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according admirable ancient animated antiquity appears artiſt Athens beauty bright celebrated character charms Dĉdalus dans dear delight deſcribed early earth epigram EPISTLE eſt excellence eyes fair fait fame fancy fate feel figure fire firſt fond force ftatue gave genius give glory grace grand Grecian Greece Greek hand heart himſelf hiſtory honour hour intereſting Italy juſt kind learned lively mentioned merit mind moſt Nature NOTE paſſage Pauſanias Phidias Pliny praiſe Praxiteles pride probably produced proud qu'il quĉ raiſe remarkable Roman Rome ſaid ſays ſcene ſculpture ſeems ſhe ſkill ſome ſon ſoul ſpeaks ſpirit ſtatue ſtill ſtone ſuch ſuppoſed ſur talents temple thee theſe thine thoſe thou toil truth verſe whoſe writers youth δε εν και
Page 166 - ... an inward prompting which now grew daily upon me, that by labour and intent study, which I take to be my portion in- this life, joined with the strong propensity of nature, I might perhaps leave something so written to after-times, as they should not willingly let it die.
Page 199 - With well-taught feet : now fhape, in oblique ways, Confus'dly regular, the moving maze : Now forth at once, too fwift for fight, they fpring, And undiftinguifh'd blend the flying ring: So whirls a wheel, in giddy circle toft, 695 And rapid as it runs, the fmgle fpokes are loft.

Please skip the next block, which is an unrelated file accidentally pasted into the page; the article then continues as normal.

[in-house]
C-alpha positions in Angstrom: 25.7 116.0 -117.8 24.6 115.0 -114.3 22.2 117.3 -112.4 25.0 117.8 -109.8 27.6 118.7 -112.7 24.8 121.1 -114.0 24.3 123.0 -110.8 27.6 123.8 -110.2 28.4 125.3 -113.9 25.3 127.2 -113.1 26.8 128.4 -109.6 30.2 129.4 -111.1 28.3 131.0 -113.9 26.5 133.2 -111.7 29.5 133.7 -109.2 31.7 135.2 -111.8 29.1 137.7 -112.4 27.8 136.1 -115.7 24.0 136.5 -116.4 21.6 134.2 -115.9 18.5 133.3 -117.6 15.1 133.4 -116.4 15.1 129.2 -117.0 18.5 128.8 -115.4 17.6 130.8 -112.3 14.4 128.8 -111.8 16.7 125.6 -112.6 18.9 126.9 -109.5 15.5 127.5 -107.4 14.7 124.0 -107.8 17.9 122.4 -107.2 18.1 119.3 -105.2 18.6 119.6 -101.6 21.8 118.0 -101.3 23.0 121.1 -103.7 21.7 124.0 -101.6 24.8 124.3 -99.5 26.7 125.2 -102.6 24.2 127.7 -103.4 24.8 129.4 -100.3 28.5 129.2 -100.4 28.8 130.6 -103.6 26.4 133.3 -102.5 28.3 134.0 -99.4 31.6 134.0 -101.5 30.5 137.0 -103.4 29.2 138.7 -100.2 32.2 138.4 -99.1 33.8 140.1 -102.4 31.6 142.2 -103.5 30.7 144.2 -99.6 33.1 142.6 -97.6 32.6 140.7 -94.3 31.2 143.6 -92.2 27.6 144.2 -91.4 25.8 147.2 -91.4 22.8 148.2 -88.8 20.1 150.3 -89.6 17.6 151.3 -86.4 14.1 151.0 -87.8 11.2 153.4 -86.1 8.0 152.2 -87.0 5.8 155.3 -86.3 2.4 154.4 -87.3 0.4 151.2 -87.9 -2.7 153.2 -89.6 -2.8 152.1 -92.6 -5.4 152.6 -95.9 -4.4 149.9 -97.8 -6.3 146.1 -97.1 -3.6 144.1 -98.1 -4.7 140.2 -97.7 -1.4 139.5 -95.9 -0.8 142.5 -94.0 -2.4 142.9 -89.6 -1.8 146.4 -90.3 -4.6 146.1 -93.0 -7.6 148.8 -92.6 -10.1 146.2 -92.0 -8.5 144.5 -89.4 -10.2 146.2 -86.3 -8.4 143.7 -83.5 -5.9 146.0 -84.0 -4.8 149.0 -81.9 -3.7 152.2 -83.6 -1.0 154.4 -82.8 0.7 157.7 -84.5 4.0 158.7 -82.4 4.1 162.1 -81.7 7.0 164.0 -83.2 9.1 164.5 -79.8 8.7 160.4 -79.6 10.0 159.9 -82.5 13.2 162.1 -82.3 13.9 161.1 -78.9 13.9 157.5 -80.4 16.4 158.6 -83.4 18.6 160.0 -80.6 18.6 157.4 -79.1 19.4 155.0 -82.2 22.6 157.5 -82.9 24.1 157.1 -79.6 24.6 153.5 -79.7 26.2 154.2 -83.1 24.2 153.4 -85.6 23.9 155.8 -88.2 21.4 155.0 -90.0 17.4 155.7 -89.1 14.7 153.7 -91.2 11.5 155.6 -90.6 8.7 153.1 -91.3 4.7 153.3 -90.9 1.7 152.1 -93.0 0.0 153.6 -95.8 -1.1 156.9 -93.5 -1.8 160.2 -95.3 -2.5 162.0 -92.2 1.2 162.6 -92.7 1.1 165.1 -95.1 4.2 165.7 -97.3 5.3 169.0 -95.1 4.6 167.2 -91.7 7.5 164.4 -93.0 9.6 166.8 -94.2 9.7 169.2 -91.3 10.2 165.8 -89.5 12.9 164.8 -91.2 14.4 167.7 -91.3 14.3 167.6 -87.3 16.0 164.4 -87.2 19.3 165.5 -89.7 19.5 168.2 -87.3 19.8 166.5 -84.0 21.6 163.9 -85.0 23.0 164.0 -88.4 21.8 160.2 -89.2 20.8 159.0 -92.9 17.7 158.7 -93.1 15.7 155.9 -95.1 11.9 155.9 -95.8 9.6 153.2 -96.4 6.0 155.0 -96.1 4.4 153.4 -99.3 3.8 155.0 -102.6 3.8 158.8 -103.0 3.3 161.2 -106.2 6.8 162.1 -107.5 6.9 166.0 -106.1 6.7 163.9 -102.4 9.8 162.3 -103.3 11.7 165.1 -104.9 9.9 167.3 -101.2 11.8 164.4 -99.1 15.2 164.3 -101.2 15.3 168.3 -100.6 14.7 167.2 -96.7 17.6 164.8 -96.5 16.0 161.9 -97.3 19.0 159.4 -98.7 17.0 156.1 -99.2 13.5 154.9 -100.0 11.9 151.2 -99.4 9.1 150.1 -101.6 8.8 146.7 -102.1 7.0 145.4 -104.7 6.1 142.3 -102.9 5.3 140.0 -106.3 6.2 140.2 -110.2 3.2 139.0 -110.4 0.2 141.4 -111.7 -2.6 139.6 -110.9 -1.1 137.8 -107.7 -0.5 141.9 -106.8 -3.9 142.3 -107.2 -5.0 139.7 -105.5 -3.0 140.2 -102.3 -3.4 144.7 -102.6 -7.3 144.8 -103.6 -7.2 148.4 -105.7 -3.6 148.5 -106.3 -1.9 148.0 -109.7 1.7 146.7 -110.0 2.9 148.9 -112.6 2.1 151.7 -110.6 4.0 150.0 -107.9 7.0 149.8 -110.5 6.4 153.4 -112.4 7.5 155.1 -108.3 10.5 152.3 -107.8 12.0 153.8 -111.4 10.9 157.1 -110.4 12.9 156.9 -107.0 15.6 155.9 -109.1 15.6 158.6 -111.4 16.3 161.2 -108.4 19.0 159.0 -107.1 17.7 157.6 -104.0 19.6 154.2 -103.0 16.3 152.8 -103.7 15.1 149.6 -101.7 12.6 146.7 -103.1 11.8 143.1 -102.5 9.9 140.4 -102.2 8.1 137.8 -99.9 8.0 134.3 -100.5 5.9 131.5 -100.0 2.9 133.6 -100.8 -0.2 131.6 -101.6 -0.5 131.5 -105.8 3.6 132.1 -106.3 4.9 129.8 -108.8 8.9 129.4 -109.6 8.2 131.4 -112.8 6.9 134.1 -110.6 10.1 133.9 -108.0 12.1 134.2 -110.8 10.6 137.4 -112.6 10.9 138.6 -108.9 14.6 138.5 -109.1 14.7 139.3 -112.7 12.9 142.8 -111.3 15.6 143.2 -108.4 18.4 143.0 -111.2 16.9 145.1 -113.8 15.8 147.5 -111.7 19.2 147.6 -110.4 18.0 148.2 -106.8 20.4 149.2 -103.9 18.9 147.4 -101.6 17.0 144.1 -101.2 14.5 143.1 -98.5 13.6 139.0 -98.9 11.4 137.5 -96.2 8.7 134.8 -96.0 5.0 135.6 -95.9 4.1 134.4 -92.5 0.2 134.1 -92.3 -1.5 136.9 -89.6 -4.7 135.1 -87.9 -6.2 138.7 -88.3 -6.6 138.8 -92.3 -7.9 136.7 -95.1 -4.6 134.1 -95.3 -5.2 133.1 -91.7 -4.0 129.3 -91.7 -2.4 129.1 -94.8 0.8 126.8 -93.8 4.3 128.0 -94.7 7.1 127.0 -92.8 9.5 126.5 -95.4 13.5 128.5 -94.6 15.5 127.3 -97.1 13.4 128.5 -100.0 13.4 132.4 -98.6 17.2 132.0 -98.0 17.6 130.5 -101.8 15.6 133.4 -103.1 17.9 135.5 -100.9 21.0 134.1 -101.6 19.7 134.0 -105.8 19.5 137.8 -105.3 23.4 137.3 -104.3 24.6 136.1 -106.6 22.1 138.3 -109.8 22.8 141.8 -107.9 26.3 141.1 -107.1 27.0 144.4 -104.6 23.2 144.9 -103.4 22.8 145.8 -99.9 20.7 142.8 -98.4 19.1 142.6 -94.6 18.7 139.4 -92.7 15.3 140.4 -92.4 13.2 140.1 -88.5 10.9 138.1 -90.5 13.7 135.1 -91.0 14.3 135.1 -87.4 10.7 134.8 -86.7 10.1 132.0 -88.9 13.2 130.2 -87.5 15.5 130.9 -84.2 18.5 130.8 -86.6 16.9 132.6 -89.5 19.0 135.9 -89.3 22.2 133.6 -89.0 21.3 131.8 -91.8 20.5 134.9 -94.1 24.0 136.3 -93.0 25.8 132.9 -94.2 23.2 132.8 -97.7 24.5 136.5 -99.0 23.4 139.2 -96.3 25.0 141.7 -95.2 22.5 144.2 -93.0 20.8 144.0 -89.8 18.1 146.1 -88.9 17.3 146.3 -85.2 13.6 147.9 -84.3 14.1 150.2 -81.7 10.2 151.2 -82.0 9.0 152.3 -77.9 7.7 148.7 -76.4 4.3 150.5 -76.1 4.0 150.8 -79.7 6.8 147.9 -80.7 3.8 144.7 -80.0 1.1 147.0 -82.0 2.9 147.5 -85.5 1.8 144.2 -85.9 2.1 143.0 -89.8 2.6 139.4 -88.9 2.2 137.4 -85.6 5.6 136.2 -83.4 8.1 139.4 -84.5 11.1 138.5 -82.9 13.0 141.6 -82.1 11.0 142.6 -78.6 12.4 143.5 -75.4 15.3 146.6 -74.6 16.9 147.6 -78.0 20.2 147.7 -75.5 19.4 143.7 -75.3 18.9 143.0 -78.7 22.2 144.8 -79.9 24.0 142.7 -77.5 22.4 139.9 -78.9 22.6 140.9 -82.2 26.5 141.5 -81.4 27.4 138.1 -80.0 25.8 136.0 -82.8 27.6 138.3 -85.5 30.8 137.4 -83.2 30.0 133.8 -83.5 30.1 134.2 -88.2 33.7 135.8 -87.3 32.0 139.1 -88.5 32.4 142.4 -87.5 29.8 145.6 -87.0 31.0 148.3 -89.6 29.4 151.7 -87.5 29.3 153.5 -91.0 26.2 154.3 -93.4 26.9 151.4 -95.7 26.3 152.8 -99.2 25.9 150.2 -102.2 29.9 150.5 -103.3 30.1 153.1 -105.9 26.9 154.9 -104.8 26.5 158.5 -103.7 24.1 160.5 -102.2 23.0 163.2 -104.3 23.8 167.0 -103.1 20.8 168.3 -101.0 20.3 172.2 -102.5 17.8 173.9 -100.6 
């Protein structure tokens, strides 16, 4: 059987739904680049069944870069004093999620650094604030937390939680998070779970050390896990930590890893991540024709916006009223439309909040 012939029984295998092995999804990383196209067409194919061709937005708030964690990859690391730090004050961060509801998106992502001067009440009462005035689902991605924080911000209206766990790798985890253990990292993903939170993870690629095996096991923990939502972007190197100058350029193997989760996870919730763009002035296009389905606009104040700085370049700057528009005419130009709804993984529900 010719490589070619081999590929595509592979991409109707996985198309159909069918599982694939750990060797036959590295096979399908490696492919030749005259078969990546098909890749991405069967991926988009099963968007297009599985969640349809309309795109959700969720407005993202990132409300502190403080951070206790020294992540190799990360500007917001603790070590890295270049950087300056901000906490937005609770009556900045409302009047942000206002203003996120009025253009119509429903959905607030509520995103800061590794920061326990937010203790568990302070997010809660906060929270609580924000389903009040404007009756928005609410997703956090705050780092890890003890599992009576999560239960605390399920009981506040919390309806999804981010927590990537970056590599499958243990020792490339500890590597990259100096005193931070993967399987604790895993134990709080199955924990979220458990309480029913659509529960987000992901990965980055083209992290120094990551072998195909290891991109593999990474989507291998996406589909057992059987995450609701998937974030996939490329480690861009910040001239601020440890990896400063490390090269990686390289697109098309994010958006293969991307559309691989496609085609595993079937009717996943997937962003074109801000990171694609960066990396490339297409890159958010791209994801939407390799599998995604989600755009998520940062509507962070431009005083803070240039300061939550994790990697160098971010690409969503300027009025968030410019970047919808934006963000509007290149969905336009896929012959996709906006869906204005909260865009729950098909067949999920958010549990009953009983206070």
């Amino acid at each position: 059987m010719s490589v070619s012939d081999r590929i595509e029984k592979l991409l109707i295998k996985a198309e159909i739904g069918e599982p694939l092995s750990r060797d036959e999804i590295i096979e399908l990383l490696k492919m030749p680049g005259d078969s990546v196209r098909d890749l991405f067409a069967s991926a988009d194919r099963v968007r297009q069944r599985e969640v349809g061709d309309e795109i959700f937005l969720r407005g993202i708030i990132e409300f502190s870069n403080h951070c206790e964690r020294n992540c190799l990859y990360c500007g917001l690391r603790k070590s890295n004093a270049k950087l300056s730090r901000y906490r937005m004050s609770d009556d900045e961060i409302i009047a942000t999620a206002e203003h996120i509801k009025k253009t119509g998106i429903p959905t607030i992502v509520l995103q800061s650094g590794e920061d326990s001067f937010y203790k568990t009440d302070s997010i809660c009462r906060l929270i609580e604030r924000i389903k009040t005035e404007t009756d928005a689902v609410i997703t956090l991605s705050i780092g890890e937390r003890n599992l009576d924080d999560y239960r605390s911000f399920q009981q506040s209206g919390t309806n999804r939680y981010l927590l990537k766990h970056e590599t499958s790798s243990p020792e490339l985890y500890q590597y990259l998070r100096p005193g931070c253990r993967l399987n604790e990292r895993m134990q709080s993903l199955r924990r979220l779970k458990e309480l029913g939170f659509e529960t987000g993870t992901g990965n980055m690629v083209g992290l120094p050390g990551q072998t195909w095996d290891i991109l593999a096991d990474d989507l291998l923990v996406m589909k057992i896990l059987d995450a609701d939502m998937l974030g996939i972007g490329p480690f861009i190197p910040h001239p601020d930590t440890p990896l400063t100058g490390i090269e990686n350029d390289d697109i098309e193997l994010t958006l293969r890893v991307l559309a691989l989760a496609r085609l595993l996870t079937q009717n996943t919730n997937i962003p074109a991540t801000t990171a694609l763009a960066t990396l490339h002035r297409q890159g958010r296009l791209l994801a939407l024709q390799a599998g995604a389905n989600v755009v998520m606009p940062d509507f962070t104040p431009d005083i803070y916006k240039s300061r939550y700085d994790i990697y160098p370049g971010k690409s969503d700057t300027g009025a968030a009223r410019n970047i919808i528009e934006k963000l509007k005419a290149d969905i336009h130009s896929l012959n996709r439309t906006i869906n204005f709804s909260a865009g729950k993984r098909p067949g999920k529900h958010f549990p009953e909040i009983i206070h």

Page 199 - And, rapid as it runs, the single spokes are lost. The gazing multitudes admire around; Two active tumblers in the centre bound ; Now high, now low, their pliant limbs they bend, 699 And gen'ral songs the sprightly revel end.
Page 173 - For a father afflicted with untimely mourning, when he hath made an image of his child soon taken away, now honoured him as a god, which was then a dead man, and delivered to those that were under him ceremonies and sacrifices.
Page 189 - On voyoit dans la plupart des villes " leurs figures, faites par les plus grands maîtres.
Page 168 - ... find a man despising the false estimates of the vulgar, and daring to aspire in sentiment, language and conduct, to what the highest wisdom, through every age, has taught us as most excellent, to him I unite myself by a sort of necessary attachment; and if I am so influenced by nature or destiny, that by no exertion or labours of my own I may exalt myself to this summit of worth and honour, yet no powers of heaven or earth will hinder me from looking with reverence and affection upon those, who...
Page 199 - Of these the sides adorn'd with swords of gold, That glittering gay, from silver belts depend. Now all at once they rise, at once descend...
Page 200 - Of burnish'd gold, in silver trappings hung ; — They, with well-tutor'd step, now, nimbly ran The circle, swift, as when, before his wheel Seated, the potter twirls it with both hands For trial of its speed ; now, crossing quick They pass'd at once into each other's place.